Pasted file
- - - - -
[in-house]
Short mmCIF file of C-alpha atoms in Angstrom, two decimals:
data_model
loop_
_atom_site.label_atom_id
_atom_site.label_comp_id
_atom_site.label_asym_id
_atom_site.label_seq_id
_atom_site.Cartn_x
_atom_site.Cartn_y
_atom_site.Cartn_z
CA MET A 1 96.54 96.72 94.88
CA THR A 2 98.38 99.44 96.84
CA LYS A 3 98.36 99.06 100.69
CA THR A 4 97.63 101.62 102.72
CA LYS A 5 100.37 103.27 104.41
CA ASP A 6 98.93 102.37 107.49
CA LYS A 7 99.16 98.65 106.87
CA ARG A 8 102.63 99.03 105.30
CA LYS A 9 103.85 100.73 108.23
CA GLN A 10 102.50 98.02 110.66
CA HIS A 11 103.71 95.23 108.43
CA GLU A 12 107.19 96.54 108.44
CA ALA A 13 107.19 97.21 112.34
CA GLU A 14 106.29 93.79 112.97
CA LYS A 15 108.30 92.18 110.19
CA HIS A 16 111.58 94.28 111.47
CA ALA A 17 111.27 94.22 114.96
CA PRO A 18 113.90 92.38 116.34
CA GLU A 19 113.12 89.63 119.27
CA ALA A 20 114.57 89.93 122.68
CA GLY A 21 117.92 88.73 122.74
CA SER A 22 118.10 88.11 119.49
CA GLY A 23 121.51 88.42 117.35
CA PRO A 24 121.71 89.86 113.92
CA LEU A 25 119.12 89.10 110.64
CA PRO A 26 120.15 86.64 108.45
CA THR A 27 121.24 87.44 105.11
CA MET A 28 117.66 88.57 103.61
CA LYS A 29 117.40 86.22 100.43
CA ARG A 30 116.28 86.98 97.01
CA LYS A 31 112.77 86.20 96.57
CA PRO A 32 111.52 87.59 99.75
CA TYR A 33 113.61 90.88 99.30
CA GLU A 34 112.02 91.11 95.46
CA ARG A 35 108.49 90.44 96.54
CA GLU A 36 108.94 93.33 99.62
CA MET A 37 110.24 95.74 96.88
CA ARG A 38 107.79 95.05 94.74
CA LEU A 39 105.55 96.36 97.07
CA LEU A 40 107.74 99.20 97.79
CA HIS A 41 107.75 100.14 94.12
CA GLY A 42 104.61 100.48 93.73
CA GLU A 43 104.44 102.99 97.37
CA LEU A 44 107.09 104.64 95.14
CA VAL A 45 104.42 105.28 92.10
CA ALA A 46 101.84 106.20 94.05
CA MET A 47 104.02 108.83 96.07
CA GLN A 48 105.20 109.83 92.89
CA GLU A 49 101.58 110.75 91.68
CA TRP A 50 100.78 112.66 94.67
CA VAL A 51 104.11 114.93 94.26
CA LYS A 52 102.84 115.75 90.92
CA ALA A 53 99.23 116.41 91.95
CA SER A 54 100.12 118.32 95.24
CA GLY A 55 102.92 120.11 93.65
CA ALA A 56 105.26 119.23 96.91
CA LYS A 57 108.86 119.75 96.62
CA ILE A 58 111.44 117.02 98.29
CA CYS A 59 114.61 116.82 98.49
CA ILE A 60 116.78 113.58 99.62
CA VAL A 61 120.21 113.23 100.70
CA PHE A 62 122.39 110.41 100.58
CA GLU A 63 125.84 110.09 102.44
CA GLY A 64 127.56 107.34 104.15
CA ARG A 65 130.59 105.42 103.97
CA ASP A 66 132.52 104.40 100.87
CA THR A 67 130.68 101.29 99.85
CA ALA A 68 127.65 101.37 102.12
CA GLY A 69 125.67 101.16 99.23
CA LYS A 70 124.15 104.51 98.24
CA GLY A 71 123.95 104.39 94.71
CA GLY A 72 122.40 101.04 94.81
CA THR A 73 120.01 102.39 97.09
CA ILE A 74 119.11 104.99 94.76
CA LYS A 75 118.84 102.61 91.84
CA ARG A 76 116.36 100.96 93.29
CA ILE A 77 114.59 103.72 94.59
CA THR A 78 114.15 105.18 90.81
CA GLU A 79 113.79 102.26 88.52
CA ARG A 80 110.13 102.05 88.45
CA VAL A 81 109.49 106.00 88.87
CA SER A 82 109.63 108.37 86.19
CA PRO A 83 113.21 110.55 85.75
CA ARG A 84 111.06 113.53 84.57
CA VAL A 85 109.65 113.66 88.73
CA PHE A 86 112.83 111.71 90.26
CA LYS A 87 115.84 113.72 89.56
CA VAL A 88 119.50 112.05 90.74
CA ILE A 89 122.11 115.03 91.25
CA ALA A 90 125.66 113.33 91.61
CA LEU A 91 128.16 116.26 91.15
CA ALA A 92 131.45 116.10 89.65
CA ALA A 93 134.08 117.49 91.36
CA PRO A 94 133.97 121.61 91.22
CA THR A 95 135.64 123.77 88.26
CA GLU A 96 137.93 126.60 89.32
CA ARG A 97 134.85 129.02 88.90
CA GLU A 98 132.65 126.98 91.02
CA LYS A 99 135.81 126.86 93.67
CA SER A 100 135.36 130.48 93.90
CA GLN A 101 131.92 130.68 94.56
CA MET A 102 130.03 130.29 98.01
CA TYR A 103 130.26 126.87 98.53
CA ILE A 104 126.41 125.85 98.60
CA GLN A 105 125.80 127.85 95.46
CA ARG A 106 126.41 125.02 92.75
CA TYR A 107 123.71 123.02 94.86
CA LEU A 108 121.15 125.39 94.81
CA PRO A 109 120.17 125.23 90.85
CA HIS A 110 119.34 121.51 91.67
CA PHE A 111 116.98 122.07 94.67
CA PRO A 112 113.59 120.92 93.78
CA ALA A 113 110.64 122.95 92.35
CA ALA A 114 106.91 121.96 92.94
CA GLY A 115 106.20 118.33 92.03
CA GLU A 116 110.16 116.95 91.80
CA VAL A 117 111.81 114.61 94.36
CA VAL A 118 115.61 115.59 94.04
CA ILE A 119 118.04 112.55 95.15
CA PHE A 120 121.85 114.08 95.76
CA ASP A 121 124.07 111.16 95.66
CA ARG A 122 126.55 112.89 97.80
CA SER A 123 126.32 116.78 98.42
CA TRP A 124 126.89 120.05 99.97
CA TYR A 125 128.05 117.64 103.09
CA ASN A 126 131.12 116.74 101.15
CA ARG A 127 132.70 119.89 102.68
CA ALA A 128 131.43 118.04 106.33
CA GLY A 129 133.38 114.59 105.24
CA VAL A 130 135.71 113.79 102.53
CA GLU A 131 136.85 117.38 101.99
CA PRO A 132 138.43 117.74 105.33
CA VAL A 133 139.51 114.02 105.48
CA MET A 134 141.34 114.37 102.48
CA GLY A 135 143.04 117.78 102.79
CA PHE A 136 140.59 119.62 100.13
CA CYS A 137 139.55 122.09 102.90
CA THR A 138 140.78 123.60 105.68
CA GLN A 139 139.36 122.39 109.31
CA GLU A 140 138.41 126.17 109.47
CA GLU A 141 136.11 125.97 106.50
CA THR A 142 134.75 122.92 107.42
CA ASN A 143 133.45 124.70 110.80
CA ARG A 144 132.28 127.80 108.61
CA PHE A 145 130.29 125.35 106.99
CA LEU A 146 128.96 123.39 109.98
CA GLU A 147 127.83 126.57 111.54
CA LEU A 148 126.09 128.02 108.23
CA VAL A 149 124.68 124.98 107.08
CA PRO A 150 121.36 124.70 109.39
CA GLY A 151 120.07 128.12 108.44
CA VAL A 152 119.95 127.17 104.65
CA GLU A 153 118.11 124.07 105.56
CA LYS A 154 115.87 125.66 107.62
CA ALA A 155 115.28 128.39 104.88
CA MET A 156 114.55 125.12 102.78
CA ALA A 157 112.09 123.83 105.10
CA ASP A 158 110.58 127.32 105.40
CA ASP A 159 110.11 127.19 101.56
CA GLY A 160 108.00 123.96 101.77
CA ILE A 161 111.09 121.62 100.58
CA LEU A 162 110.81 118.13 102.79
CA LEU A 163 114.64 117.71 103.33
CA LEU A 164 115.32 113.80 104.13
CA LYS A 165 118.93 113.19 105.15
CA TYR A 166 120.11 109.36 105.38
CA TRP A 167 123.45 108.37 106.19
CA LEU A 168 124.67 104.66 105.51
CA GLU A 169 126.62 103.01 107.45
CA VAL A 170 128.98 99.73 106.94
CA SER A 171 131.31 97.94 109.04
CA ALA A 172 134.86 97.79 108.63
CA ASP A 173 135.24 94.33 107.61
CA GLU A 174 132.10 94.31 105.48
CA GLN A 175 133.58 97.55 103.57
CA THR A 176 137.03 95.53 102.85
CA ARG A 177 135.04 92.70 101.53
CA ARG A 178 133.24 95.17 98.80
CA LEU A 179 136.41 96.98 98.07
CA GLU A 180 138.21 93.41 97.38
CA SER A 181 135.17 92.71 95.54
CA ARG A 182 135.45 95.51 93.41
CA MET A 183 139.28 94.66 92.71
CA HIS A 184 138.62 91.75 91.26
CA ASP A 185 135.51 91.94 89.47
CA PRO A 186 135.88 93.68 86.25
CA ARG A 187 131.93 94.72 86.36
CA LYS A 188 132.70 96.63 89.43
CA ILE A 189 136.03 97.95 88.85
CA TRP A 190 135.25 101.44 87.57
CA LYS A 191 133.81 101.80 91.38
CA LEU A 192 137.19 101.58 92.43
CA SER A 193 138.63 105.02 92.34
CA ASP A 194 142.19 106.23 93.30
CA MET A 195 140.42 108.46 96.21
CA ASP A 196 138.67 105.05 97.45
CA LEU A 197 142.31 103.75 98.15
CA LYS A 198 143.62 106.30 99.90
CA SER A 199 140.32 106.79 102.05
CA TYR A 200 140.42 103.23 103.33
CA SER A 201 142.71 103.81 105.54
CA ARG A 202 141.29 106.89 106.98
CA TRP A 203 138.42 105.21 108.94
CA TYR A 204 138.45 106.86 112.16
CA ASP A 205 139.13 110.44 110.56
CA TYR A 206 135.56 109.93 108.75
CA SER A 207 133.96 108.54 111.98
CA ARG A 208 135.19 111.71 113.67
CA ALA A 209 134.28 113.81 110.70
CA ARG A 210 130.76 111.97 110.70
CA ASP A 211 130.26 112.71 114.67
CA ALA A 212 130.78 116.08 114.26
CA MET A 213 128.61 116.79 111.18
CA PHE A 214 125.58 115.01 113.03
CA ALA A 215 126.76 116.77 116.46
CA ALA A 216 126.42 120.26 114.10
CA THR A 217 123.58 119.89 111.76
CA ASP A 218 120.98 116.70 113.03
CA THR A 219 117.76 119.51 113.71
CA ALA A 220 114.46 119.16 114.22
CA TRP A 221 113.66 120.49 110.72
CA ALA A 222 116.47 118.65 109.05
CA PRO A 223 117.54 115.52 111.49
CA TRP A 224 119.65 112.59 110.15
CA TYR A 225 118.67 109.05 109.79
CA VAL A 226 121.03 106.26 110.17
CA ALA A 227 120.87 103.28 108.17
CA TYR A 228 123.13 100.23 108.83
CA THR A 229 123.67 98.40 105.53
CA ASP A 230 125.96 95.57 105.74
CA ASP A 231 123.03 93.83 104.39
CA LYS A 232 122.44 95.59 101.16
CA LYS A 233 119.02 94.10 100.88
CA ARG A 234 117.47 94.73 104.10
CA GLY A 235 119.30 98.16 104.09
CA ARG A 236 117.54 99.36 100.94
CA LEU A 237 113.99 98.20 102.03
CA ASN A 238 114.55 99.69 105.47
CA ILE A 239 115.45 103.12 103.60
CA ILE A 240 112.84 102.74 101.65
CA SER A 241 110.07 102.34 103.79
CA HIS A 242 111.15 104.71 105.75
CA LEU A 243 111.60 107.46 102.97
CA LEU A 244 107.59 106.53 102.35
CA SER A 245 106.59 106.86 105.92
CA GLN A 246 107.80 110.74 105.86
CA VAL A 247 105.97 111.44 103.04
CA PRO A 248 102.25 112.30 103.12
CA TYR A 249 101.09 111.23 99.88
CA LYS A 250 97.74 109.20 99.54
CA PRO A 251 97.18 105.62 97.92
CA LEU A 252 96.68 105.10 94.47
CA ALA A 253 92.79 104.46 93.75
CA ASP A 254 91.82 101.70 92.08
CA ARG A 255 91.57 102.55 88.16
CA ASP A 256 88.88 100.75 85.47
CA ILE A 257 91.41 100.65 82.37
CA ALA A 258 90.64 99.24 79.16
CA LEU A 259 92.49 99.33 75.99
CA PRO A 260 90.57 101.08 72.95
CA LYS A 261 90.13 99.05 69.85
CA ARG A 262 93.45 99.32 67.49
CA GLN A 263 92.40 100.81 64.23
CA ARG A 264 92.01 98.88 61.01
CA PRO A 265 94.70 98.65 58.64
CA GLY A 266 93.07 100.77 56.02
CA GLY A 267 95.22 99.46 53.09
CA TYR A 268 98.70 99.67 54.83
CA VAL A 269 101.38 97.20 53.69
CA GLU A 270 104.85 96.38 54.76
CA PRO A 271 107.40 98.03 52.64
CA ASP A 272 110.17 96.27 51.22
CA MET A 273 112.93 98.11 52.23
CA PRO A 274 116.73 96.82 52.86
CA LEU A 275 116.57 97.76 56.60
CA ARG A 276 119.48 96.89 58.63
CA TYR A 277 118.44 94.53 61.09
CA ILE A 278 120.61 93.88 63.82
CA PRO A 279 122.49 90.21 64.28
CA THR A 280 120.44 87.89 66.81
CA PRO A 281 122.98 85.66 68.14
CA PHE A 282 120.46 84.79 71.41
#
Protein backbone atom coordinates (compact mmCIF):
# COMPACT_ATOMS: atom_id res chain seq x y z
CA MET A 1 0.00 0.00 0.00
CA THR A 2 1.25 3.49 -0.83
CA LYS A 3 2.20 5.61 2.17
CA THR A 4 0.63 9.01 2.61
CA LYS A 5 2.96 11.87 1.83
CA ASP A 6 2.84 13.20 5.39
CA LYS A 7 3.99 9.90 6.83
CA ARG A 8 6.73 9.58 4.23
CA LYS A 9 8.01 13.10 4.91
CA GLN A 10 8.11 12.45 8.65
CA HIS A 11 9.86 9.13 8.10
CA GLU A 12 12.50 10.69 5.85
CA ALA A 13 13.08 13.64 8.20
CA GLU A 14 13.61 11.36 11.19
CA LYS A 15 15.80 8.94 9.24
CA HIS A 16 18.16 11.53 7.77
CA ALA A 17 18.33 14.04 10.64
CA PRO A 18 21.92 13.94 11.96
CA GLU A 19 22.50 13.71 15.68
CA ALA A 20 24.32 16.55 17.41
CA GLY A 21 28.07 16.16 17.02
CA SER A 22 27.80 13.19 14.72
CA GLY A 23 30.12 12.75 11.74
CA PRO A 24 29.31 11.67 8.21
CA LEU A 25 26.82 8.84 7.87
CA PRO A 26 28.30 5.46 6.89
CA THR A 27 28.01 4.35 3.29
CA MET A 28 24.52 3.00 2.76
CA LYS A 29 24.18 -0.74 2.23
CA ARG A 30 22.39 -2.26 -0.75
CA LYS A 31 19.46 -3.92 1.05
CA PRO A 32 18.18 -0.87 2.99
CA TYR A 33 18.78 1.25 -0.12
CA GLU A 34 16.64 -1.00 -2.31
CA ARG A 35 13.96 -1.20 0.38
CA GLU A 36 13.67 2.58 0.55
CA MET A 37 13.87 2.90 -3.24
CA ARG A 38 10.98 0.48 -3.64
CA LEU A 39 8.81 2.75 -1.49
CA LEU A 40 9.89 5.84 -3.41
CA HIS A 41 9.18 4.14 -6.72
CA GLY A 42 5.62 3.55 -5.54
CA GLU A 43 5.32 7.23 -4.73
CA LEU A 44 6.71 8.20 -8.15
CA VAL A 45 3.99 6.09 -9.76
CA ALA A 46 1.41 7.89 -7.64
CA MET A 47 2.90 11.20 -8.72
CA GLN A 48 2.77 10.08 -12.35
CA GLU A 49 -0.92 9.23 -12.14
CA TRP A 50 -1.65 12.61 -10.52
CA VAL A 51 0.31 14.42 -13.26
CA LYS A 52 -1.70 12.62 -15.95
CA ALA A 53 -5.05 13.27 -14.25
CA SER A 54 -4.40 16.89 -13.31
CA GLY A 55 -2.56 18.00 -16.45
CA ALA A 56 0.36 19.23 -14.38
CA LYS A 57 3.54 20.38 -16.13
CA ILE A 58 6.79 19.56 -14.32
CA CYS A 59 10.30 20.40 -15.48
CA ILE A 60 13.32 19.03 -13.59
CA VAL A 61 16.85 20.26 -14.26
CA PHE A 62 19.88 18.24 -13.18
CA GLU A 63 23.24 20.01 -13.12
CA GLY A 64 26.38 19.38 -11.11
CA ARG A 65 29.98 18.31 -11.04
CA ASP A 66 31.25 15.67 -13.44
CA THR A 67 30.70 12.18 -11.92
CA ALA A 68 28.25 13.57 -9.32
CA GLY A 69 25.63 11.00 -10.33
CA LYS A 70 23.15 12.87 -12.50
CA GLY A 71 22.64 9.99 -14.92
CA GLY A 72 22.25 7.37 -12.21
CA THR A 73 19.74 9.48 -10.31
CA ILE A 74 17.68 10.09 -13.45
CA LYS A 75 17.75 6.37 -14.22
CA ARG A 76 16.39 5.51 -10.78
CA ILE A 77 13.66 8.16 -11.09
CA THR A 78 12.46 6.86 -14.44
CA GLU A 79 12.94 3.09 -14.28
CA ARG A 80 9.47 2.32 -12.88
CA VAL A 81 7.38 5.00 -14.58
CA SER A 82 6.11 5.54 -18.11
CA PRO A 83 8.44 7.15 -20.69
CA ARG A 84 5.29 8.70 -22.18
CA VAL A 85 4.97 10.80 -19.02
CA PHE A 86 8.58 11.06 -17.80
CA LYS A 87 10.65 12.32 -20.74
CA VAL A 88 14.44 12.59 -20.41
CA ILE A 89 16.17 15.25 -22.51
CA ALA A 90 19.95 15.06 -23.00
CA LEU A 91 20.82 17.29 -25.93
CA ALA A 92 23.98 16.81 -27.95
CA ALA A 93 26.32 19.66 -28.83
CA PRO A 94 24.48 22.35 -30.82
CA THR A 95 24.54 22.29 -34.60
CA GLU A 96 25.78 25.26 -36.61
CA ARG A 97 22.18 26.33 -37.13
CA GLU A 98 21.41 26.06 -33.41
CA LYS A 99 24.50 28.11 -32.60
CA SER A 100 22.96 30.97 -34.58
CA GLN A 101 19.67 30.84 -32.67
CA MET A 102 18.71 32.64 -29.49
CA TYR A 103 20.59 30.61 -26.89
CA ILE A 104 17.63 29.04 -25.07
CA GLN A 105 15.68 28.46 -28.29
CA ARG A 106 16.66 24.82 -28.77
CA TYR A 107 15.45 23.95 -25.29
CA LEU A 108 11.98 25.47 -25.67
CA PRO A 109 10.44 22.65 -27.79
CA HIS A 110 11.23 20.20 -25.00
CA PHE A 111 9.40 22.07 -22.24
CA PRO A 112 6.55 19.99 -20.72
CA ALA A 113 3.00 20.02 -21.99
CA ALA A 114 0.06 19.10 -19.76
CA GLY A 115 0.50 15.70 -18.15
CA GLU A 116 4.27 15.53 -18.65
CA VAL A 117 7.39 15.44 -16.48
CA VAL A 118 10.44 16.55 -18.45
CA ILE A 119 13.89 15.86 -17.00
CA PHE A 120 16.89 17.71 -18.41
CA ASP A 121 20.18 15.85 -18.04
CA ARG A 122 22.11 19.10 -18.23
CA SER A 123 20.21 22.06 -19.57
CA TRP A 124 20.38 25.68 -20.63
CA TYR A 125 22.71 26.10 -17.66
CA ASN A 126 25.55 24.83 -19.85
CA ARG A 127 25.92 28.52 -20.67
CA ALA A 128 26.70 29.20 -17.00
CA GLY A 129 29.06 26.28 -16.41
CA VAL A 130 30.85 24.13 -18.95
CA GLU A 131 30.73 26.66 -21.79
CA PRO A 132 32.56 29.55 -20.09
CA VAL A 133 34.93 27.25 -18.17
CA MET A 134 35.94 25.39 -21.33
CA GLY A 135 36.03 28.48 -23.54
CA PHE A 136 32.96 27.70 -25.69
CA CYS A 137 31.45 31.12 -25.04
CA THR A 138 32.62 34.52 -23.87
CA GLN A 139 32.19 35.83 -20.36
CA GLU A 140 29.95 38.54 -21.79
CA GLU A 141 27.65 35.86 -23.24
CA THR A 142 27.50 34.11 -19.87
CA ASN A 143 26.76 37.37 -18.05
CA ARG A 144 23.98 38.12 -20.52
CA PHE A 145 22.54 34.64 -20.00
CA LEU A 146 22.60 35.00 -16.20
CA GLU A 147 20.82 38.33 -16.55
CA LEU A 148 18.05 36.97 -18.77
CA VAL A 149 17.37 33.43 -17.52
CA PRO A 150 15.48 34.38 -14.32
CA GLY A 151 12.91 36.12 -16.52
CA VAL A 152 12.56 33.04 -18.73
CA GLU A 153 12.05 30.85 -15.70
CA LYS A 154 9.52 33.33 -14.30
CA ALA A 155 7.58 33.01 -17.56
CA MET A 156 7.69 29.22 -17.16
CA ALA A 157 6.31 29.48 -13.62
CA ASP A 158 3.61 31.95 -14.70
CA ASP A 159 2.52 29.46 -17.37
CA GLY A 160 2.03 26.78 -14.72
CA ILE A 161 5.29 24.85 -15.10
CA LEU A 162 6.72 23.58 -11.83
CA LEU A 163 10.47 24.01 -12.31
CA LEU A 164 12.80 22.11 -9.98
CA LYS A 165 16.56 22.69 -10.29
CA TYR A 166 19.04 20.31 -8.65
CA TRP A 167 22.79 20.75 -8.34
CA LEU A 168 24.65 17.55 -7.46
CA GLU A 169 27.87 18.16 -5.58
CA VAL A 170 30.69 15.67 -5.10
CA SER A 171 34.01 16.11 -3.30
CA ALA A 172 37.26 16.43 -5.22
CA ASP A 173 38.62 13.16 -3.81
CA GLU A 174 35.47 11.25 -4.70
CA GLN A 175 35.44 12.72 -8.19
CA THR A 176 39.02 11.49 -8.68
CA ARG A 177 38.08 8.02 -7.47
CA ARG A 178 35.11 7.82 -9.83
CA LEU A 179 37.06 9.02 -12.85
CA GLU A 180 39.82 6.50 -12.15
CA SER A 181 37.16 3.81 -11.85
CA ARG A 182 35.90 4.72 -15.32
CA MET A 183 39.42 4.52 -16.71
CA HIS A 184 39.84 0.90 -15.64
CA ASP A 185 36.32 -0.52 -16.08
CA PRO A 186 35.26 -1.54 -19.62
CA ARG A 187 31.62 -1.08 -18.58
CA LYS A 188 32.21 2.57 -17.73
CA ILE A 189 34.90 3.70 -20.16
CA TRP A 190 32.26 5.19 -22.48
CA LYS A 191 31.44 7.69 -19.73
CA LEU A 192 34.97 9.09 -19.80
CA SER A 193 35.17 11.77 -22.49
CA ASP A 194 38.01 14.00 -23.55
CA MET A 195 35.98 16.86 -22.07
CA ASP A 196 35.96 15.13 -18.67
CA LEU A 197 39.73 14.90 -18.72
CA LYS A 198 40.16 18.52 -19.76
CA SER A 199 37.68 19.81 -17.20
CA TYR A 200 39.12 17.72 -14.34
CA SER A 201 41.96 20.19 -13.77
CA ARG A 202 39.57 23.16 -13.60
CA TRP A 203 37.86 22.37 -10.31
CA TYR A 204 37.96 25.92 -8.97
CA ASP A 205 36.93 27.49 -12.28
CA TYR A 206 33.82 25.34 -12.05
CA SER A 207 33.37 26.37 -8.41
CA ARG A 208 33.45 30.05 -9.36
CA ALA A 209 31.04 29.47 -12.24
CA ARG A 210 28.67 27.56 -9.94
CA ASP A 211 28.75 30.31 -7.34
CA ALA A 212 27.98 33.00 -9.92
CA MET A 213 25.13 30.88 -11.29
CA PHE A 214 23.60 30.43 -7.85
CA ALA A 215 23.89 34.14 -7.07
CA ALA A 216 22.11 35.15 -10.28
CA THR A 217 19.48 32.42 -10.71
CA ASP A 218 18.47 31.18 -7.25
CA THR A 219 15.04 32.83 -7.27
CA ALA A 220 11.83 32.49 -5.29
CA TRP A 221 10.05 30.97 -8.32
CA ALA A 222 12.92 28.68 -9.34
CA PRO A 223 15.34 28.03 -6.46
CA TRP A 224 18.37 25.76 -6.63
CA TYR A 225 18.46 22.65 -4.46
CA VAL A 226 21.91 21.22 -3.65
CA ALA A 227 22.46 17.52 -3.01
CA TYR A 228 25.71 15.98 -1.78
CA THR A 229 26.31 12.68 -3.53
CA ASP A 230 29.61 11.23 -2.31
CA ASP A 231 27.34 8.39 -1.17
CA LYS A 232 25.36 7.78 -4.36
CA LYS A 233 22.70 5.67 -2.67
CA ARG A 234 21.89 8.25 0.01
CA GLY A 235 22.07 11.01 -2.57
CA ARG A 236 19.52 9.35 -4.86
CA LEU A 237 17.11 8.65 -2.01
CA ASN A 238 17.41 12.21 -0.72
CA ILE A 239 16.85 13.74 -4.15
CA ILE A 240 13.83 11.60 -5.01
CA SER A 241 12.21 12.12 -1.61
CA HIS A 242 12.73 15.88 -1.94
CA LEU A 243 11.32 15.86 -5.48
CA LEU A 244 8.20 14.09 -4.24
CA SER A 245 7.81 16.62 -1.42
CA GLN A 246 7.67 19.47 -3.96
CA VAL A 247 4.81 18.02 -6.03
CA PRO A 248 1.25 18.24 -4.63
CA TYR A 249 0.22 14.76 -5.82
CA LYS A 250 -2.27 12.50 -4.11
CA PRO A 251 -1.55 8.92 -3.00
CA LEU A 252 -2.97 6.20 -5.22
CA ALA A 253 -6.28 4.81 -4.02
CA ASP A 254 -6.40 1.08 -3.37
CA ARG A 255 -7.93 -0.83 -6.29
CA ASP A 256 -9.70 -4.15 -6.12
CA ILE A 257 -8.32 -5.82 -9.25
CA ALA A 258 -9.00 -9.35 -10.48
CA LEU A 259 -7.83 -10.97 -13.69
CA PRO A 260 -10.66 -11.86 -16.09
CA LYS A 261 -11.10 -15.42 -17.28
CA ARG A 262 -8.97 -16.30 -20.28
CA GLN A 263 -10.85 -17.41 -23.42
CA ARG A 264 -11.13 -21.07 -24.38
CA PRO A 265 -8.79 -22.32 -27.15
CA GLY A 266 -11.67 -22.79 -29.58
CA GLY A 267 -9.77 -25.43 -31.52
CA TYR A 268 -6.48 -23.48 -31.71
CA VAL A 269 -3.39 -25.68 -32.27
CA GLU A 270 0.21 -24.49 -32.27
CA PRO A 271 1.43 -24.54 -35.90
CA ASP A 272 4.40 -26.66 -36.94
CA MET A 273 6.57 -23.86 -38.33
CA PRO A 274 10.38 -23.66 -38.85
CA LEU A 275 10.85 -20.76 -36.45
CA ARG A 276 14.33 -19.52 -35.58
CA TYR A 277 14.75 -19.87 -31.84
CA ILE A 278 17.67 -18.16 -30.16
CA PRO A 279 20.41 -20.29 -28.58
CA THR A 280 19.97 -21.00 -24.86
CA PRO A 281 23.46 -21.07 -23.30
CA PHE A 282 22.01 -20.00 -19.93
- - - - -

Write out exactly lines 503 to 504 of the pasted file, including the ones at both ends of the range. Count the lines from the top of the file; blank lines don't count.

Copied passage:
CA SER A 207 33.37 26.37 -8.41
CA ARG A 208 33.45 30.05 -9.36